As one who does hardware and software design, I would have to say that software engineering is a perfectly legitimate description of the process. Software, at it's base, is still deterministic. Certainly, the ability to accurately describe the desired operation is desirable (and that may be why the comparison to writing a book was made) but in the end, the software has to do what is required of it, and the only way that happens is by designing it properly.
What I think is the biggest problem with software engineering is that there can be an enormous amount of interconnectedness and dependence of functions and data. I also think that we will not be able to write applications that are close to 100% reliable until we are willing to spend the time and money to test them under an enormous variety of conditions OR restrict the operating environment. In the end, however, the ability to analyze a problem and design a solution is one that seems to be best handled by an individual with an engineering mindset, regardless of their educational background – but dealing with embedded systems seems to call for much more familiarity with the hardware side of things, and that pretty much calls for a more-or-less conventional engineering education and experience.
– Dave Telling
Compeletely agree with you on this (and a lot of your other articles BTW) – you could not say it any better.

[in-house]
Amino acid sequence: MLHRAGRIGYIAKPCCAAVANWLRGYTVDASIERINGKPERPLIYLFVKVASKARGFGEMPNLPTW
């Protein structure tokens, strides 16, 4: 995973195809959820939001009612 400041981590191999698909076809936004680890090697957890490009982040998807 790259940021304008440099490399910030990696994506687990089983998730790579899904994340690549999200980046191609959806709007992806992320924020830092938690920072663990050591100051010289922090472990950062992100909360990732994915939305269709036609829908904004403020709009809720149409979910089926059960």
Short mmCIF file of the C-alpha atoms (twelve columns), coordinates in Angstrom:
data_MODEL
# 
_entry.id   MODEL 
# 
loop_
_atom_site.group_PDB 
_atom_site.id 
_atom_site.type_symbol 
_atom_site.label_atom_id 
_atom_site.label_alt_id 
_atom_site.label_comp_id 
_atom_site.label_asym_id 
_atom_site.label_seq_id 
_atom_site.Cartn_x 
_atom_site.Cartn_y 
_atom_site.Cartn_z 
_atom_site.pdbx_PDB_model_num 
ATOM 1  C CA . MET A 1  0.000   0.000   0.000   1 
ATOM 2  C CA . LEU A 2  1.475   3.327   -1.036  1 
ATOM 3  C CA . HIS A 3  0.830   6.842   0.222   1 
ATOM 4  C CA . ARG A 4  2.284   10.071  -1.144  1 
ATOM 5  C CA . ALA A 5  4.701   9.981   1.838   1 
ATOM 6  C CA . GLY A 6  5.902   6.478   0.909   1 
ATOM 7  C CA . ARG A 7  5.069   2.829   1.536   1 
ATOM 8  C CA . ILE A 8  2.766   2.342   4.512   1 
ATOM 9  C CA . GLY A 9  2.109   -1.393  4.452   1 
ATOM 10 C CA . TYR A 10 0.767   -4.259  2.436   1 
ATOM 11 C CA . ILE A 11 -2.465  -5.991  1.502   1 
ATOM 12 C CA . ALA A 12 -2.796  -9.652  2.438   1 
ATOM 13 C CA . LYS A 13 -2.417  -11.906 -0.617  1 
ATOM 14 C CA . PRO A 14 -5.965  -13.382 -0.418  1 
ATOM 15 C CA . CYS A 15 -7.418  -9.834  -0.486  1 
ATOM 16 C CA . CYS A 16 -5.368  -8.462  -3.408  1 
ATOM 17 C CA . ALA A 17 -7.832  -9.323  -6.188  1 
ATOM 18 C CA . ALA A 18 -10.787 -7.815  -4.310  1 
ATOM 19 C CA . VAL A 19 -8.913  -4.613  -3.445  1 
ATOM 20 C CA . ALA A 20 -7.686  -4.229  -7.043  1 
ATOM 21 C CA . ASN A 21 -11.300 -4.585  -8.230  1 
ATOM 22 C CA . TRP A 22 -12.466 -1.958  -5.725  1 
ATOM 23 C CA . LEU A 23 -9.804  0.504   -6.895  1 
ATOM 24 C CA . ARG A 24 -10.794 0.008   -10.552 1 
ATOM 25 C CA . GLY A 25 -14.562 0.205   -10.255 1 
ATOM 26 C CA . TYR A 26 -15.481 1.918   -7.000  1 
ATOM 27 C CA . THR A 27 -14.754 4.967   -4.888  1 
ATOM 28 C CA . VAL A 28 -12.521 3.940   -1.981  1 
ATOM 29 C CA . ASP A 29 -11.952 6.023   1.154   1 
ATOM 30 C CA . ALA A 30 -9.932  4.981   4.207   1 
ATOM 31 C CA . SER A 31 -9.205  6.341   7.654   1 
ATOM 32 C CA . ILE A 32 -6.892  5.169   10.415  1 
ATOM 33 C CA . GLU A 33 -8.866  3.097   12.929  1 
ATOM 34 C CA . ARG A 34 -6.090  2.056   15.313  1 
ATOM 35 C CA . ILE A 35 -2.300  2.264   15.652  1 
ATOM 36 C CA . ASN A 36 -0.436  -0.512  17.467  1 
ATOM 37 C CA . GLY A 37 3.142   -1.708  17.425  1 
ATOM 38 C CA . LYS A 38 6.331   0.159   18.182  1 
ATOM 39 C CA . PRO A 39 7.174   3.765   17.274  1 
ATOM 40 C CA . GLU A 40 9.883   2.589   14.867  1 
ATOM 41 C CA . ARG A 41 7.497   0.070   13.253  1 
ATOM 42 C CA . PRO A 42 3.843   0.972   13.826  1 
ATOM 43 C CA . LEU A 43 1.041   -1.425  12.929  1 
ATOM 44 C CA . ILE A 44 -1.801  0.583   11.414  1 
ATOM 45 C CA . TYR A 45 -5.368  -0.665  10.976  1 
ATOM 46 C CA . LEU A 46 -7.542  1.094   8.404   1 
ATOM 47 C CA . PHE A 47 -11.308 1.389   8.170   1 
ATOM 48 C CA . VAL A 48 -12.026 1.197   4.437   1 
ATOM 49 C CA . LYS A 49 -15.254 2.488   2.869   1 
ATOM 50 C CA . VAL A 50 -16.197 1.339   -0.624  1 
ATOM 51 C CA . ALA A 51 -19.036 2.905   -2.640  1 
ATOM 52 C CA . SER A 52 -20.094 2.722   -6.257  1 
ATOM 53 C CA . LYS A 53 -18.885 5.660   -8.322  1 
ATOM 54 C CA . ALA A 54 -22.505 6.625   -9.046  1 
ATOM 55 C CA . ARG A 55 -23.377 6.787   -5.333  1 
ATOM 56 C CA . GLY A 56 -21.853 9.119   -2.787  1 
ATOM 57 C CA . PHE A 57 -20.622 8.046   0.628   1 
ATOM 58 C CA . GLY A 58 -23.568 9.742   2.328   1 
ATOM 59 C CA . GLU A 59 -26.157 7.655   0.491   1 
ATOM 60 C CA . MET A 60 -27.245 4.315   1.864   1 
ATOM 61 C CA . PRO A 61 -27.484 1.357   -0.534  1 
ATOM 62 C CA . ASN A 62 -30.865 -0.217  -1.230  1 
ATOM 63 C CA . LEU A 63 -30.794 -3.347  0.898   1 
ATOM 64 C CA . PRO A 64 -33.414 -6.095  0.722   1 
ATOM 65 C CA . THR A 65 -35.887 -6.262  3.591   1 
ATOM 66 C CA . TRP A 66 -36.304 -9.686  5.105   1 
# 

As for Allen's “Software engineering is about process, not structural analysis”, he has obviously never run across the “Software Engineers” who apply both equally, amongst other factors; the good ones that is.
Anyone can code, but not too many can come up with a good design that meets the specs, and therein lies the difference in perspective. Perhaps the concept of a “coder” vs a “designer/analyst/architect” needs to be debated.
Definately more writing and critical thinking skills are needed for all engineers but DO NOT touch the math. It is too closely tied manipulating the machine.
“I'd argue that a design that doesn't meet the spec is intrinsically “wrong.” “
And you'd be correct. How many of us have ever been presented with a systematic method of creating or evaluating a Software requirements spec? This would be a useful skill it include an any engineering cirriculum, but particularly for software engineers.
– Doug Law
There is definitely a difference between good software designs and bad designs. The bad designs are the ones that we must continually fix with baling wire and duct tape. Anyone can write a simple program but developing complex software systems requires sound engineering, analysis and problem solving skills. At work, we sarcastically describe our work as “just typing” in reference to the misconception that software development is merely the art of writing code. In reality, good software begins with good design and programming languages are merely the tools that we use to express that design.